Shortly after she began her second campaign to be the Leukemia & Lymphoma Society Student of the Year, cancer returned. Her parents told her no one would fault her for walking away.

Her response was classic Ally Davis. “I started something. I’m going to finish it."

She finished fourth in the competition despite her illness and won the Mission Focus Award, raising $34,000. Fortunately, she went into remission again in June 2019.

Like her mom, the cadet believes faith is at the heart of her story.

“It was just the right time, the right place that God put me in. I had people all around me, praying for me,” she said. “[God] has allowed me to do all I’ve done over the last five years.”

Ally Davis is also driven. “When she got into Civil Air Patrol, she was like, ‘I want to promote. I want to promote.’ I couldn’t stop her,” Suzanne Davis said. “Her thing is to be a leader.”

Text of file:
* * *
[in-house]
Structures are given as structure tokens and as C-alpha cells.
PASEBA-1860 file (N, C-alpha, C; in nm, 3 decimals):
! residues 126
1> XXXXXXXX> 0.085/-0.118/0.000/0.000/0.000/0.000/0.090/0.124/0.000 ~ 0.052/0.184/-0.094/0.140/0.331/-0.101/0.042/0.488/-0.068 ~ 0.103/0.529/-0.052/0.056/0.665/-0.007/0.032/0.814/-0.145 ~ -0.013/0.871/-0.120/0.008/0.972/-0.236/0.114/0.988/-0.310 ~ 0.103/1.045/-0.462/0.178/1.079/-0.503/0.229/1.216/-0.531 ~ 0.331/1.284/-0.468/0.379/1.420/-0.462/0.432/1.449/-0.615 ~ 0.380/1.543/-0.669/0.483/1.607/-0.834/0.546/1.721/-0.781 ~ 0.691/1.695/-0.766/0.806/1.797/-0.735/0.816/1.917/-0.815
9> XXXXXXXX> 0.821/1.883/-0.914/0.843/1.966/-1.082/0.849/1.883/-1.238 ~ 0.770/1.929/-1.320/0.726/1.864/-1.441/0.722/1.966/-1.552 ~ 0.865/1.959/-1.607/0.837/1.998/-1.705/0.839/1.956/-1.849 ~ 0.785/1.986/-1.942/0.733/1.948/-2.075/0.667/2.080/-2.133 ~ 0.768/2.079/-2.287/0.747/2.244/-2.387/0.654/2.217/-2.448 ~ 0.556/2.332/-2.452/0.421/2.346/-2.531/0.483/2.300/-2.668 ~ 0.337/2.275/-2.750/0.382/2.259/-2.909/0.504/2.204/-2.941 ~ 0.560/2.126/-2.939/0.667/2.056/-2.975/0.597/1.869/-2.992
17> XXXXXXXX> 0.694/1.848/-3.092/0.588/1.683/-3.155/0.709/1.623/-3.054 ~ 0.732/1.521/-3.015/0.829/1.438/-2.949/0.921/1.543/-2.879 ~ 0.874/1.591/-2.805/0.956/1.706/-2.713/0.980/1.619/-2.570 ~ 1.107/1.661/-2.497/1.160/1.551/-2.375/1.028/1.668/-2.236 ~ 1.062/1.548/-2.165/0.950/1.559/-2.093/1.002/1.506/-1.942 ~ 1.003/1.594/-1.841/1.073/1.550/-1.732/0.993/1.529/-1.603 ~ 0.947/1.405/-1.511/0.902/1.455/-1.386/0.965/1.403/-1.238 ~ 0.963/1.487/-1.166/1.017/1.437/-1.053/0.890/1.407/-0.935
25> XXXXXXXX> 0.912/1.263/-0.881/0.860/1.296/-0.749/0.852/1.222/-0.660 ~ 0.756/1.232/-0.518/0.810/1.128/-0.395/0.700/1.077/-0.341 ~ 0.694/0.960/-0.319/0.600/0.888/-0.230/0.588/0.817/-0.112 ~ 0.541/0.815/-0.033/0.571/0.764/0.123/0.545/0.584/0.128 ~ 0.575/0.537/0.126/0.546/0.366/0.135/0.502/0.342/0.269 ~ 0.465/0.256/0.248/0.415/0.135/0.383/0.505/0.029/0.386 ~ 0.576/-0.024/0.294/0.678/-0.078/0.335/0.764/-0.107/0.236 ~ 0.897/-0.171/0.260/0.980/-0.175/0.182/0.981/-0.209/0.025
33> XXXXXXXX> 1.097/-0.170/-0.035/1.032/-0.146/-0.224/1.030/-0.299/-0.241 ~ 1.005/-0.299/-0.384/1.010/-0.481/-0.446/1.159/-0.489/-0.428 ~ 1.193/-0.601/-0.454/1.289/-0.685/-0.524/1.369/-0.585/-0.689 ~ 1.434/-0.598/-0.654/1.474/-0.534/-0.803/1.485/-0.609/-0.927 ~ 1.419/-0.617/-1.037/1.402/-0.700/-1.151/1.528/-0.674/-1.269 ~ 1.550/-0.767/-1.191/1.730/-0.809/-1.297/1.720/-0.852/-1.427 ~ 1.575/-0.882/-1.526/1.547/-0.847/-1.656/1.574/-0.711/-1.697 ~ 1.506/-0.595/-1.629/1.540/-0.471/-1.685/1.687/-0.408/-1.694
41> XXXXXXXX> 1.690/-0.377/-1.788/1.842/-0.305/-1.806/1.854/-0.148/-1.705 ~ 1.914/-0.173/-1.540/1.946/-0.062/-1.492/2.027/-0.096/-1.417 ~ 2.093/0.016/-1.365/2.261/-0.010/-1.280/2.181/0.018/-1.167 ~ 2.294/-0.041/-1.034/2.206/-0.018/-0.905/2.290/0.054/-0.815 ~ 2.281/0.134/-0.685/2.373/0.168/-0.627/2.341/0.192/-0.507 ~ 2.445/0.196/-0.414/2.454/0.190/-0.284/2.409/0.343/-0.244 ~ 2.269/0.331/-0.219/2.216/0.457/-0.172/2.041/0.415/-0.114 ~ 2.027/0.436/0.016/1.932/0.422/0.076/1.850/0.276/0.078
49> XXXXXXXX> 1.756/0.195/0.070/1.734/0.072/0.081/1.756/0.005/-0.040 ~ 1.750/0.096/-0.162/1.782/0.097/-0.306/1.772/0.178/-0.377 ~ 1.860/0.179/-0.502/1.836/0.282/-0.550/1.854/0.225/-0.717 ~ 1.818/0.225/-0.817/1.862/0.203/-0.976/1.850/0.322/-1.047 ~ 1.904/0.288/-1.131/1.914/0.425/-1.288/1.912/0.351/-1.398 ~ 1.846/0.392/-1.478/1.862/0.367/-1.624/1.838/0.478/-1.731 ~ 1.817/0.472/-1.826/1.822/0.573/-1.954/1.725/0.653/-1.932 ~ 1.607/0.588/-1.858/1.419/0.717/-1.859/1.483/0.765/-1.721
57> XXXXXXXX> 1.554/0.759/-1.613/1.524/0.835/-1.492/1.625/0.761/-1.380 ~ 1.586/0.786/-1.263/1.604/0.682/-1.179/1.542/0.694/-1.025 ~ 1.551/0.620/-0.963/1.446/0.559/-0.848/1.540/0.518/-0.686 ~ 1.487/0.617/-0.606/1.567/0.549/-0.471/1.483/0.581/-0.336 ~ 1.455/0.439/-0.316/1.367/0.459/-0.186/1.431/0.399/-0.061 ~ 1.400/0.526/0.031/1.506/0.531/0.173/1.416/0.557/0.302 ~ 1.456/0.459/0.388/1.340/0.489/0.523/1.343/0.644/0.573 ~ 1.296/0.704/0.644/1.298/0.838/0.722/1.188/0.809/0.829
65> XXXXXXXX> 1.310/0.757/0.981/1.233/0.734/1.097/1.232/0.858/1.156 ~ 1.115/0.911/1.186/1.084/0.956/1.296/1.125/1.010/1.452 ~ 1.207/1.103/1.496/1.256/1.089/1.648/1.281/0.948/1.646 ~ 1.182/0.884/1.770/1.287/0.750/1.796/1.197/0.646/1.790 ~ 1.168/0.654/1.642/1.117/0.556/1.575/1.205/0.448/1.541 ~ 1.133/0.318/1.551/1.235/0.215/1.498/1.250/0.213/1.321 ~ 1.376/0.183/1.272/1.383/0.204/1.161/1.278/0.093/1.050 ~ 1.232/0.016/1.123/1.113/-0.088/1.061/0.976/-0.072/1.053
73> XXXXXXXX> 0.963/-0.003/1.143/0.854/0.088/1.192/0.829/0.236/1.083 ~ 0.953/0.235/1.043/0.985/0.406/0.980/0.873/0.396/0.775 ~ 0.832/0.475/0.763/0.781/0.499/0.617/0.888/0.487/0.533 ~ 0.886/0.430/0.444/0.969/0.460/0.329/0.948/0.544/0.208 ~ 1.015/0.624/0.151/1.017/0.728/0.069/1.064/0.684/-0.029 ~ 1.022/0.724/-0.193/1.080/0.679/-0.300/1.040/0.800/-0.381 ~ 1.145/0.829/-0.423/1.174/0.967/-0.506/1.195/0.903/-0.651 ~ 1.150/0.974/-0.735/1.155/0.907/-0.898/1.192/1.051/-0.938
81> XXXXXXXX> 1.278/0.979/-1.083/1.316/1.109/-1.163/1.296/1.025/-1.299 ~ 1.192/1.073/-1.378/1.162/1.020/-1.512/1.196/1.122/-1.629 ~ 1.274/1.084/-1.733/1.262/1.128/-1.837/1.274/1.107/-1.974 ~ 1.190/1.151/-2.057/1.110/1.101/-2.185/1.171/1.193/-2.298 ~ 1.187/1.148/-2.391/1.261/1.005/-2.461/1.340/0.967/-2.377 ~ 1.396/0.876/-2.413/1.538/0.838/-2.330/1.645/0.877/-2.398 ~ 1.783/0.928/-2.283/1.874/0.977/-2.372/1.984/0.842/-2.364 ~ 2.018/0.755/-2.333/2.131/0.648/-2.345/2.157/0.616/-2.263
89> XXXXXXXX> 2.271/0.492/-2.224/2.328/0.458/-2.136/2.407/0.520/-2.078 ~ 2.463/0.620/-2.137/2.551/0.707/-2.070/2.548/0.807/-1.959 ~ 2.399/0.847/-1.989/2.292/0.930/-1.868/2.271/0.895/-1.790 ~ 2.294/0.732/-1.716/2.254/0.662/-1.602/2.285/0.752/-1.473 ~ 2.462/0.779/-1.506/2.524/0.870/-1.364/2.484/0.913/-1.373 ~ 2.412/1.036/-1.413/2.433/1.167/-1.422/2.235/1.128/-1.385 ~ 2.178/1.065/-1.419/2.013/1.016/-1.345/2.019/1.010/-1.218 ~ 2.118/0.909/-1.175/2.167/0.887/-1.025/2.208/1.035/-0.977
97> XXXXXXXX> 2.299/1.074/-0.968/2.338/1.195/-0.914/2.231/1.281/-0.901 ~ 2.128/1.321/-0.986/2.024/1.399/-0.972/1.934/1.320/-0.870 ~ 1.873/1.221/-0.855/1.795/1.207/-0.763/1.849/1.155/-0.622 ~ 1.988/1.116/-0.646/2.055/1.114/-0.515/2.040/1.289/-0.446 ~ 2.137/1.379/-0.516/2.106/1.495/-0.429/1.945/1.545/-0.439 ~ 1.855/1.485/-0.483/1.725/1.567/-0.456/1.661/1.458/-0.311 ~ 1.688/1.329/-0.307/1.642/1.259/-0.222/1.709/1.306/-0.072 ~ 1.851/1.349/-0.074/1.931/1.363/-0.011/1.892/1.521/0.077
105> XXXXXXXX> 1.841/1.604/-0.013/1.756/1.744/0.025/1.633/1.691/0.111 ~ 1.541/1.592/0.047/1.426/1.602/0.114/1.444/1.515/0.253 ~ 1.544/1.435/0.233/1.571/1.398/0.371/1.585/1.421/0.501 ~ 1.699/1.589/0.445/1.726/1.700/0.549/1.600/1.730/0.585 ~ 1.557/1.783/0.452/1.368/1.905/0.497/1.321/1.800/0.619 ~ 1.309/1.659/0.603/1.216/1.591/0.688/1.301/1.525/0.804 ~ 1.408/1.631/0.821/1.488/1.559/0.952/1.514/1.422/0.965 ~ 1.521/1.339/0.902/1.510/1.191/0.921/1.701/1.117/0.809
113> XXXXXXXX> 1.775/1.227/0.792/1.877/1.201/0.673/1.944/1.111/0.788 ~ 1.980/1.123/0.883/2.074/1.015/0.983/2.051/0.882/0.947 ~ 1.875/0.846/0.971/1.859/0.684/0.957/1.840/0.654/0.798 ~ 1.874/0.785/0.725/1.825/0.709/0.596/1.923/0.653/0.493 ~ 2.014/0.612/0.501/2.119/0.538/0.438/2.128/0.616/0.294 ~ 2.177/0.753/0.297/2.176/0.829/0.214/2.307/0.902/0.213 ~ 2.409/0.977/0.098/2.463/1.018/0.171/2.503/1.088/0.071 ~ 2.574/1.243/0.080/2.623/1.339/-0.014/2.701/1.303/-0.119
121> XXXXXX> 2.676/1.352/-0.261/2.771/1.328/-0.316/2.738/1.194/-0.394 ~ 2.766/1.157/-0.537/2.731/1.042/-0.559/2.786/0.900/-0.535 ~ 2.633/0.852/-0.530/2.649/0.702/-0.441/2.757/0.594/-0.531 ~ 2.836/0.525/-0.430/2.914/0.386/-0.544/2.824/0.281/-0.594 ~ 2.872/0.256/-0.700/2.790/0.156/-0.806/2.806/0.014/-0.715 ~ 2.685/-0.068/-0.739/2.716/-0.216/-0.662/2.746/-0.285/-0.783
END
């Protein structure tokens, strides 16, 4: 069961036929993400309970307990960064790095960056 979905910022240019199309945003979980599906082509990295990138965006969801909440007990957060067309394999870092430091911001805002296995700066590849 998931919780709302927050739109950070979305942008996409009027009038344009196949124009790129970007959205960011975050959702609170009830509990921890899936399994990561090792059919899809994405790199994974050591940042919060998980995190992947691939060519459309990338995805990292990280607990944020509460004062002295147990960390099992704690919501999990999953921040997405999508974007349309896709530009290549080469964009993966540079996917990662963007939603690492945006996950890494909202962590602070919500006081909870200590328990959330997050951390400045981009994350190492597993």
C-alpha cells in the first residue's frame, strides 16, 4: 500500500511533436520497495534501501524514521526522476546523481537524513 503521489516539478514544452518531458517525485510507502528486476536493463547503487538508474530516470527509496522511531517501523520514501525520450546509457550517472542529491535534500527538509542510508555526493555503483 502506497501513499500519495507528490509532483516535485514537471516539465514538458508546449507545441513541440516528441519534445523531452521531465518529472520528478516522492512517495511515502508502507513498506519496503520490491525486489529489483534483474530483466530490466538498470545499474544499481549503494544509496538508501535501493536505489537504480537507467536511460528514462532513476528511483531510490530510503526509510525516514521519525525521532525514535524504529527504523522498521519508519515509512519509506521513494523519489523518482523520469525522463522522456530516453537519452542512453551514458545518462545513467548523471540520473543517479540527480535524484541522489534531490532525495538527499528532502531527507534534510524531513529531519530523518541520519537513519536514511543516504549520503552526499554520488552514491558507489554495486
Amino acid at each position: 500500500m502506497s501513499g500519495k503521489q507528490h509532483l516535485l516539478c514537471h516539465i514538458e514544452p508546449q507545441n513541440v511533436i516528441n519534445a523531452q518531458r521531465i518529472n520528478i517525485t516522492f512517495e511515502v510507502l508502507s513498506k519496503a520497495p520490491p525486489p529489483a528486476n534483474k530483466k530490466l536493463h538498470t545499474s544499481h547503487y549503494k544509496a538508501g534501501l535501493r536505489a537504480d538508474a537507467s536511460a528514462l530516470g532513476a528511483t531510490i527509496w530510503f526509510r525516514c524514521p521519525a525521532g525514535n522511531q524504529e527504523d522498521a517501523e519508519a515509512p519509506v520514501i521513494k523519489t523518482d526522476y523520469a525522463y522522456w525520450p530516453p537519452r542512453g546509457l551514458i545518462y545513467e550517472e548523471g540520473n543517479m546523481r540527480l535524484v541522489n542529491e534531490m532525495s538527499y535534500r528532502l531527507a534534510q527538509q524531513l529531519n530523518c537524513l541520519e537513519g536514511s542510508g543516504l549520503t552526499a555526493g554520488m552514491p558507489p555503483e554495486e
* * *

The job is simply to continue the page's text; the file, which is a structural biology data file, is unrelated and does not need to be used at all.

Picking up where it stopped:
That faith, that drive, that grit, propels Ally Davis. She says cancer made her a better person.

“It goes with the thing of putting others ahead of myself.”

And her enthusiasm is contagious. “It just rolls over to anyone who has known her, been touched by her, or has read her story,” her mother said.

That’s true grit. 
Paul South
Contributing Writer

This profile of Cadet 1st Lt. Ally Davis, originally featured in the Fall 2022 Civil Air Patrol Volunteer along with a photo gallery, is eighth in a regular series of articles showcasing how CAP and its members make an impact throughout the nation.